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Alexander's headlong pursuit of the fleeing Darius from Ecbatana to Rhagae (Shahr-Rayy) is said by Arrian (3.20.2) to
have been accomplished on the eleventh day. Modern scholars
seem agreed1 in making Arrian say that this forced march was
accomplished in eleven days. This slight perversion of Arrian's
ordinal numeral would make little practical difference, but it
has been made the basis for calculating the average distance
covered per day on this march. Milns,2 e.g., reckons the distance as 180 miles, with the result that 16/2 miles is the average
for 11 days. If one makes 10 the divisor the result is 18 miles
per day, which is still perhaps possible.
It is a curious fact that if one consults Plutarch's biography
of Alexander (42.6) on this point he will find the full 11 days in
all editions, including the most recent one of Flaceliere and
Chambry3 where the statement reads Ev6exa ya&g ,tueQati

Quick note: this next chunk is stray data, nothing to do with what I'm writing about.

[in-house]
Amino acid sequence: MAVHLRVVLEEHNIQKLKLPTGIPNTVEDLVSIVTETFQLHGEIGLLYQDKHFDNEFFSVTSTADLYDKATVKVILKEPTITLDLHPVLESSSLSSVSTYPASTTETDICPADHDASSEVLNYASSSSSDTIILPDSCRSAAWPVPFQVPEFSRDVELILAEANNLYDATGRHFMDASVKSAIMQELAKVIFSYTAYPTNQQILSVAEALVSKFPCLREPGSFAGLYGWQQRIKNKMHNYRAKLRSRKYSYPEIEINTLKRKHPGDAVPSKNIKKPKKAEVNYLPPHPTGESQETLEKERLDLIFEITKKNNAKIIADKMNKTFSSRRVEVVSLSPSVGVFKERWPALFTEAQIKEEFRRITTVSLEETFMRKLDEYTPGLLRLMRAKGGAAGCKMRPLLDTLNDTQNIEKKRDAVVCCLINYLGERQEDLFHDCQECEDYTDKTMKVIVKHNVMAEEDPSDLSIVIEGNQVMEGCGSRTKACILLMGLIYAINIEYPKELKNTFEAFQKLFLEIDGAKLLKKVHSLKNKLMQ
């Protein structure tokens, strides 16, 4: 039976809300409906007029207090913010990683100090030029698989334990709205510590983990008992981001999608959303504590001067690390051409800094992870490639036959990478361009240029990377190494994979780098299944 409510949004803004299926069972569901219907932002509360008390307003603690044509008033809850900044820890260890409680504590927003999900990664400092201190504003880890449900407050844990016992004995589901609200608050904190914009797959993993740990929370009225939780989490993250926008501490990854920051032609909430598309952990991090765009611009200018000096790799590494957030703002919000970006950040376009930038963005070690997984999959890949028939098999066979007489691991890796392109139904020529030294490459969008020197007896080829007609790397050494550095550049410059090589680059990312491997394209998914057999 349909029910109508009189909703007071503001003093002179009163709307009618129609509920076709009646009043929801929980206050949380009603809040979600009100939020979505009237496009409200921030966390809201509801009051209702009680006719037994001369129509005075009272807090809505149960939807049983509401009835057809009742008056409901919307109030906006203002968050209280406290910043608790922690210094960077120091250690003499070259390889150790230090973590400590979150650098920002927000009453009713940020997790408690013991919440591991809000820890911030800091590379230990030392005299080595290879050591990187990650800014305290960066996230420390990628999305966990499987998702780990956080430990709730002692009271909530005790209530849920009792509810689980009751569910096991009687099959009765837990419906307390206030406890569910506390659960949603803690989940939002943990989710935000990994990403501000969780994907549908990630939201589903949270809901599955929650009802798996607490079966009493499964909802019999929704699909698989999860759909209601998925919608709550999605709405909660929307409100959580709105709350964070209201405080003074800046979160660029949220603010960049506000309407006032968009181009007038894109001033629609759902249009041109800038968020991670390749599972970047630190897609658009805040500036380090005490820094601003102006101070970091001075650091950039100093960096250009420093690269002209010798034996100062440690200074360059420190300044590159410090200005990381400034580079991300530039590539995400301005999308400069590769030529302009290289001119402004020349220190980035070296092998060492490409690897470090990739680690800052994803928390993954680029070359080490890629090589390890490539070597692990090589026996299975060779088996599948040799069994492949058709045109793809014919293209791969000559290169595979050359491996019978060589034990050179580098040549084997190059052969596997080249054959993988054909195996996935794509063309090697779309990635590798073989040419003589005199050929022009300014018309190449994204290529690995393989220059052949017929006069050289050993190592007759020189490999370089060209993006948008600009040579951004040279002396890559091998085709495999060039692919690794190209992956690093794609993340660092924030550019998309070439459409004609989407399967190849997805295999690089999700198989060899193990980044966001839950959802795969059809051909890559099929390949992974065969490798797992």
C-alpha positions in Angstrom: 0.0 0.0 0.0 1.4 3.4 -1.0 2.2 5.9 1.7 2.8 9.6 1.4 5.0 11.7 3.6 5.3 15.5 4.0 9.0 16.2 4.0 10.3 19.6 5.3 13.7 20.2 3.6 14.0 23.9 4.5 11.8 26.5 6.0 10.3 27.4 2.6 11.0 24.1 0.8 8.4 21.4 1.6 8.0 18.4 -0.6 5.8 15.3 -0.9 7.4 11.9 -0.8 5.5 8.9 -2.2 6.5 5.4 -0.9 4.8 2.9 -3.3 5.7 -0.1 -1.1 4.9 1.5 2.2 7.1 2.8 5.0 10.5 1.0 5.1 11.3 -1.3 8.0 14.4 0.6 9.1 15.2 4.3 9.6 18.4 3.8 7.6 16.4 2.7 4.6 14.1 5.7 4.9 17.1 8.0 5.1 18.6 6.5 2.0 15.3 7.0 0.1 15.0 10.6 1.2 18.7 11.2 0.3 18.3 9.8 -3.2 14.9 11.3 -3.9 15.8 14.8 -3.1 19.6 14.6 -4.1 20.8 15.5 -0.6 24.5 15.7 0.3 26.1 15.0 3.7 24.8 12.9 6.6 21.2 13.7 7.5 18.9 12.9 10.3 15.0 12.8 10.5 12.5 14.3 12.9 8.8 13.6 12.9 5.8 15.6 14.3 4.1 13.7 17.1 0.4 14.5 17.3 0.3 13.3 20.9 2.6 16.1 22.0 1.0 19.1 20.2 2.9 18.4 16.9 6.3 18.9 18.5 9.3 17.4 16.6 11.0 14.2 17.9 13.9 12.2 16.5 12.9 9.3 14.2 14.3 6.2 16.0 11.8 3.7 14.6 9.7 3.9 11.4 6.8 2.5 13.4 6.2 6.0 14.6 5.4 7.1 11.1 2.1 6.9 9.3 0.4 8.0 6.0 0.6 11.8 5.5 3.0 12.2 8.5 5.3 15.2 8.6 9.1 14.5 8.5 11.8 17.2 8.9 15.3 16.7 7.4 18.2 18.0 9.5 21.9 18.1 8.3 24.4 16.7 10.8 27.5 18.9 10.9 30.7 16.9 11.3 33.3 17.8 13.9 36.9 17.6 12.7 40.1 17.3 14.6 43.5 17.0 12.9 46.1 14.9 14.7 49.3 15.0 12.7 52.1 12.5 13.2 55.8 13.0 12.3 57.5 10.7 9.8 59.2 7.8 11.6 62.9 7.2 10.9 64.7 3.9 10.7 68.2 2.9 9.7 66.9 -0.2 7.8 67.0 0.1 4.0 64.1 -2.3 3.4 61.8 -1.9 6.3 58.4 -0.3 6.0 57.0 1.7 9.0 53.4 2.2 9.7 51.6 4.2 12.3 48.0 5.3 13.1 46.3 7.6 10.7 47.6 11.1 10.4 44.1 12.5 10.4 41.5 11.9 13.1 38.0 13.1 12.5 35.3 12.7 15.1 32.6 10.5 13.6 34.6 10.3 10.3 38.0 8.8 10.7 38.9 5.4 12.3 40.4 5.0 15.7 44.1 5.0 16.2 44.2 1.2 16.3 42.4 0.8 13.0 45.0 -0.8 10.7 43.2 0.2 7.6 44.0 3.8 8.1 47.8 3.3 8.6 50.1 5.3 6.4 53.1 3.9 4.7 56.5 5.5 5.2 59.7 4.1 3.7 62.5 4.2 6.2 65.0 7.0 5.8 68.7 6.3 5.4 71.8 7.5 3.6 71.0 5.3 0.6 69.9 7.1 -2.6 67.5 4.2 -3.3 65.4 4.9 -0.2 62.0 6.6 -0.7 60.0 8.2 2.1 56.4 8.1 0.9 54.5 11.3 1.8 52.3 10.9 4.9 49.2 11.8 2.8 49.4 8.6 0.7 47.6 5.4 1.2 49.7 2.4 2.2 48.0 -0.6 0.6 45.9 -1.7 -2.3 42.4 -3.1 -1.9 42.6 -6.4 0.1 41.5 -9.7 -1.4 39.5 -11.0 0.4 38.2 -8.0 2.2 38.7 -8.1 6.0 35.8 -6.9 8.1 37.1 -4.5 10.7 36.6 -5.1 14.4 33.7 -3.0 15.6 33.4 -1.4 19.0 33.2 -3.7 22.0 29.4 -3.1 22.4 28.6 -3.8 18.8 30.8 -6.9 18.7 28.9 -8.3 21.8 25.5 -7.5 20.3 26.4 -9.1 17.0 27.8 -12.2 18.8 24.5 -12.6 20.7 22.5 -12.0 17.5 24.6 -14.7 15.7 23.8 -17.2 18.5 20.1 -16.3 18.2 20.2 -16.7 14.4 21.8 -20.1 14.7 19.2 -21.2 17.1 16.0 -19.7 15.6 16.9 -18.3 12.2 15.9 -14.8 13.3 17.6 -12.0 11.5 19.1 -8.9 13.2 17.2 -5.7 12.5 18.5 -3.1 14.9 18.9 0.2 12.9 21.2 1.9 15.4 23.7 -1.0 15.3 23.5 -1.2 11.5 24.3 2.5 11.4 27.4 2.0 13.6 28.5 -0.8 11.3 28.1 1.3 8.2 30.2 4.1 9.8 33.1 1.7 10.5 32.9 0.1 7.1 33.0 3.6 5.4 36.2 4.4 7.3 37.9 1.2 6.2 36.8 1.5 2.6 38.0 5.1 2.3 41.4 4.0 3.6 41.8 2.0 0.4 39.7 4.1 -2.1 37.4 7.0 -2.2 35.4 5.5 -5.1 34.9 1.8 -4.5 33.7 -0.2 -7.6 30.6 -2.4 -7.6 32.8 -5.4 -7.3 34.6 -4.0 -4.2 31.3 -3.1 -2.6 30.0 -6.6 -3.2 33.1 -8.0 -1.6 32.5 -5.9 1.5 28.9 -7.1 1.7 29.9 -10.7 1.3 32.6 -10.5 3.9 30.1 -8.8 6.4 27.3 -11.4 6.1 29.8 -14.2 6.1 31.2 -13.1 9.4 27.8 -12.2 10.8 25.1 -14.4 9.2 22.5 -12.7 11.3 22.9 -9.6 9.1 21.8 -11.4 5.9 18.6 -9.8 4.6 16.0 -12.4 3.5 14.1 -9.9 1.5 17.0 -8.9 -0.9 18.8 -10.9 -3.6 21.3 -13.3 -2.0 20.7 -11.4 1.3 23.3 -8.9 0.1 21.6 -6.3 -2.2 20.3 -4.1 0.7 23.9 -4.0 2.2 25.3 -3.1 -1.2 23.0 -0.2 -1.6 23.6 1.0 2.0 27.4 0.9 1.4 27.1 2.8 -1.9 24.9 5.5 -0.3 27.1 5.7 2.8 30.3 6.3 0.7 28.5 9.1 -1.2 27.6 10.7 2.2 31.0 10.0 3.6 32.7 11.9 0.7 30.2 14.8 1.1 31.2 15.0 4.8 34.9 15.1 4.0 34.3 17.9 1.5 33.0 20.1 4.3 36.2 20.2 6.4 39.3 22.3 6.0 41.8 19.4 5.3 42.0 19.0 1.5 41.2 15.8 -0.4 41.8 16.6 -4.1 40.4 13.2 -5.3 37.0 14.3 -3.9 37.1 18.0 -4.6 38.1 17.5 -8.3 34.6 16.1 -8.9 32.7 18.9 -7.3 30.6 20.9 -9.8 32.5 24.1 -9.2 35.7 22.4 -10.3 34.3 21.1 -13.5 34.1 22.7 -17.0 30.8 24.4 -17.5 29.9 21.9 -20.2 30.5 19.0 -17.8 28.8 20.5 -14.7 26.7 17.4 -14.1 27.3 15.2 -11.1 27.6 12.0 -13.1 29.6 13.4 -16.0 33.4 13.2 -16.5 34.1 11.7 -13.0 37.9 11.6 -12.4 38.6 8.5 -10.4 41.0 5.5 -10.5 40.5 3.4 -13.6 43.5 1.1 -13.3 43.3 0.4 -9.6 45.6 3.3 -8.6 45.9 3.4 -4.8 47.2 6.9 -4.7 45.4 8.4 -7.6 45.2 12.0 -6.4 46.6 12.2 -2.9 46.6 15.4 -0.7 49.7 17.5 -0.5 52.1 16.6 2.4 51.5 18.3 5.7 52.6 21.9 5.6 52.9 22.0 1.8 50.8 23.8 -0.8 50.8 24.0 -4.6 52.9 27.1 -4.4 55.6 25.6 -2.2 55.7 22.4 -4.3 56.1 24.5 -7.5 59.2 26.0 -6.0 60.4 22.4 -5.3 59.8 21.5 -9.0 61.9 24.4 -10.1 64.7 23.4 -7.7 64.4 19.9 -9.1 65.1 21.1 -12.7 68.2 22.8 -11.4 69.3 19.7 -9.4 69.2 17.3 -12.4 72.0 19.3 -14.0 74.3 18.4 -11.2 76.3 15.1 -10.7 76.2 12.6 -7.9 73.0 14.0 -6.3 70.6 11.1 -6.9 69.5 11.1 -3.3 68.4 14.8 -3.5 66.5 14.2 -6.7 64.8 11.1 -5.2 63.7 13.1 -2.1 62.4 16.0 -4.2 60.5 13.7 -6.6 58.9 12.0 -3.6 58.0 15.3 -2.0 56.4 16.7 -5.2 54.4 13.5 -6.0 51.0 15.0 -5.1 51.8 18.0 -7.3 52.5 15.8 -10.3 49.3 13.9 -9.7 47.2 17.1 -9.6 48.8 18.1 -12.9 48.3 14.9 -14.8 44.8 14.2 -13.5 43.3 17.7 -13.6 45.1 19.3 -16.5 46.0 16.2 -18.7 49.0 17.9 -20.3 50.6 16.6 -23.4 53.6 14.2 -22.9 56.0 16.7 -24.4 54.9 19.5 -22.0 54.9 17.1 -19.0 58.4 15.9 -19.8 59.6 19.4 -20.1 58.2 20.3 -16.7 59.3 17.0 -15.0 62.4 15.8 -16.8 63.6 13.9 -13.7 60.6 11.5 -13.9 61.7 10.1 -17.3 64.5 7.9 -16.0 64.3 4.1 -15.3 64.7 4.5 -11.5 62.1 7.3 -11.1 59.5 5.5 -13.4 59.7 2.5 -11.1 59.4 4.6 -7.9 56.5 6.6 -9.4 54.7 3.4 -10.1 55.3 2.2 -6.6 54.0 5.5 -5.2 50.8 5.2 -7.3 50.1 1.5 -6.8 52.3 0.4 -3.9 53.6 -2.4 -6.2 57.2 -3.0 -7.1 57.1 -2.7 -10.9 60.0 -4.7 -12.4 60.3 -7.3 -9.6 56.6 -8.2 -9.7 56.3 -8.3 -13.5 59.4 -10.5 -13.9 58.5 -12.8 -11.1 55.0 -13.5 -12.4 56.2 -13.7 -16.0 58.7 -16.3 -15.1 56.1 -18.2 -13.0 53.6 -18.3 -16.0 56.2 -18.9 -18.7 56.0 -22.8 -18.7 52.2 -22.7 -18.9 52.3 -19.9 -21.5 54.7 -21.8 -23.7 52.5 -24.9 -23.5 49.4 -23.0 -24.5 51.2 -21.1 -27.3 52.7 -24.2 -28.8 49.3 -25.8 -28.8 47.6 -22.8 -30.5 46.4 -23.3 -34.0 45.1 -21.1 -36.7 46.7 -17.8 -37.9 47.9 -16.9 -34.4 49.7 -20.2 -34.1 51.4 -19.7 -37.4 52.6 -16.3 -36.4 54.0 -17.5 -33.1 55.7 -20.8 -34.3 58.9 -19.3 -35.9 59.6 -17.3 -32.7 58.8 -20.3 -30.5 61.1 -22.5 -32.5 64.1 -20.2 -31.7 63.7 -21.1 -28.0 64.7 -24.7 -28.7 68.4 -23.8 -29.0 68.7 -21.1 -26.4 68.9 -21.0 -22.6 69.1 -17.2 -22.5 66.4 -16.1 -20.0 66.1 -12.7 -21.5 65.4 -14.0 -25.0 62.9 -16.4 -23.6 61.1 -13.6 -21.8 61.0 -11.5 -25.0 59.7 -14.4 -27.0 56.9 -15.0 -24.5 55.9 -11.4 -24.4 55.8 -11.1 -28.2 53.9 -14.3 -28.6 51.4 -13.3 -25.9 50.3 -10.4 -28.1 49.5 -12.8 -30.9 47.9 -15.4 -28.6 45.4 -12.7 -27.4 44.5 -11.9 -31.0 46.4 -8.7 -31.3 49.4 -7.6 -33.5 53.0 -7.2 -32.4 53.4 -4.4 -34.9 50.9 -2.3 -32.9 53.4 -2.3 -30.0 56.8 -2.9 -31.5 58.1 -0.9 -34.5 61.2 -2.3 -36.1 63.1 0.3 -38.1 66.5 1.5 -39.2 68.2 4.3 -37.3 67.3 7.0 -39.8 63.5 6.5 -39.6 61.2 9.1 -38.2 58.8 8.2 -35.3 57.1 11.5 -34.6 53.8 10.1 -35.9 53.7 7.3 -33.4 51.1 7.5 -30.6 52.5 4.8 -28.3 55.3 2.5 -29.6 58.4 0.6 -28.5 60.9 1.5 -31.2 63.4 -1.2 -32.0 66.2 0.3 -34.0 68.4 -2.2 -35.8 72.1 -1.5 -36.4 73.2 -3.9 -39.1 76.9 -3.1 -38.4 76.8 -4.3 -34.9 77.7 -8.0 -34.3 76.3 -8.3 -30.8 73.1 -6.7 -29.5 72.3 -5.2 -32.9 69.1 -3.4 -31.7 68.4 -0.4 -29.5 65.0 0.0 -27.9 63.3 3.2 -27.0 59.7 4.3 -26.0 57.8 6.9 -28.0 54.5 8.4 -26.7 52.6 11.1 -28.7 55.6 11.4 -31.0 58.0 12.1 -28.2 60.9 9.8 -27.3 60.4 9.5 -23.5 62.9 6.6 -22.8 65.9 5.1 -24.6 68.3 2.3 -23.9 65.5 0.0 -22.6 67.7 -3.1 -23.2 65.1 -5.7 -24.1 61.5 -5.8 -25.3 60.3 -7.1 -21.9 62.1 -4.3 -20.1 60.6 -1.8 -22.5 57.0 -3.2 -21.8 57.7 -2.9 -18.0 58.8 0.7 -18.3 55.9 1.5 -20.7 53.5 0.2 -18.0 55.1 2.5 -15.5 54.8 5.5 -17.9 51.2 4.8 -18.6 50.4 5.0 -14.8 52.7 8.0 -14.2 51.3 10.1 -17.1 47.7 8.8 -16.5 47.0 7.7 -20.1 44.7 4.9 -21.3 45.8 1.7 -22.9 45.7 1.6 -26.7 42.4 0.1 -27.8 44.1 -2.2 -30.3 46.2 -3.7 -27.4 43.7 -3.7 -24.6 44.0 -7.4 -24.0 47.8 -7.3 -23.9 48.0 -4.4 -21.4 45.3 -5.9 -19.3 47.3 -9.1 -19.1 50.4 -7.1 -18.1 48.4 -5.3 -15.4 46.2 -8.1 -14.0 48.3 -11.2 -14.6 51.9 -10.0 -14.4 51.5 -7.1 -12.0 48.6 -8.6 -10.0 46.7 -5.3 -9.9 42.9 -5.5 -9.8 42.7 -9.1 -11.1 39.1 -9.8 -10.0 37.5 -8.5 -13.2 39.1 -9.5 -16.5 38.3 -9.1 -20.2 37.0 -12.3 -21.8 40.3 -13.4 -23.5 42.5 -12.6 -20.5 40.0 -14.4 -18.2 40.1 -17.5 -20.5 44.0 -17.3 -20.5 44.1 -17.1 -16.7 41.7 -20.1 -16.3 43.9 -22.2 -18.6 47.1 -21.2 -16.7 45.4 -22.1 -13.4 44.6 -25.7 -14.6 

inrzadoao TQtoXtiA[ovgxaCl TQLaxoOiOQVoxabiov

. The state-

ments of modern scholars are not, however, based on any
preference for the authority of Plutarch, with all his inaccuracy
in such matters; he does not even give the point of departure or
the terminus for this march.
As a matter of fact it seems to me almost certain that what
Plutarch meant when he wrote this phrase (without word seprather
aration, accents or breathings) was ev 6exa ya& OIuLeQat;
than the solecistic Ev6&xaya&Q
instance in Plutarch, or in any other ancient Greek writer, in
which a dative plural without preposition is used to state the
number of days, months, years, etc. within which anything
took place.4 If this slight emendation be accepted it will not
alter the facts. Plutarch is probably dependent on the same
A. F. von Stahl, Geographical Journal 64 (1924) 317; G. Radet, Melanges
G. Glotz, Vol. II (Paris 1932) 767; W. Tarn, Alexander the Great, Vol. I
(Cambridge 1948) 56; R. D. Milns, Historia 15 (1966) 256.
2 V.
supra n. 1.
Plutarque, Vies. Vol. IX (Paris 1975).
4 Cf. Kuhner-Gerth,
Ausf. Gram. d. gr. Sprache, Vol. 1,2, pp. 446 and 464.



Copyright ? 1977 by The Johns Hopkins University Press

For example. while Suetonius (88) says sexto et quinquagesimo aetatis anno.1) Plutarch says that the dictator died ra&ndvra yeyovog eirr] TECvrxovra xati '. DALY UNIVERSITY OF PENNSYLVANIA .6 125 source as Arrian for the number of days.PLUTARCH ALEXANDER 42. He has simply stated the number of accomplished days. LLOYD W. whereas Arrian uses the inclusive ordinal. This is a common cause of confusion in ancient authorities. in the biography of Caesar (69.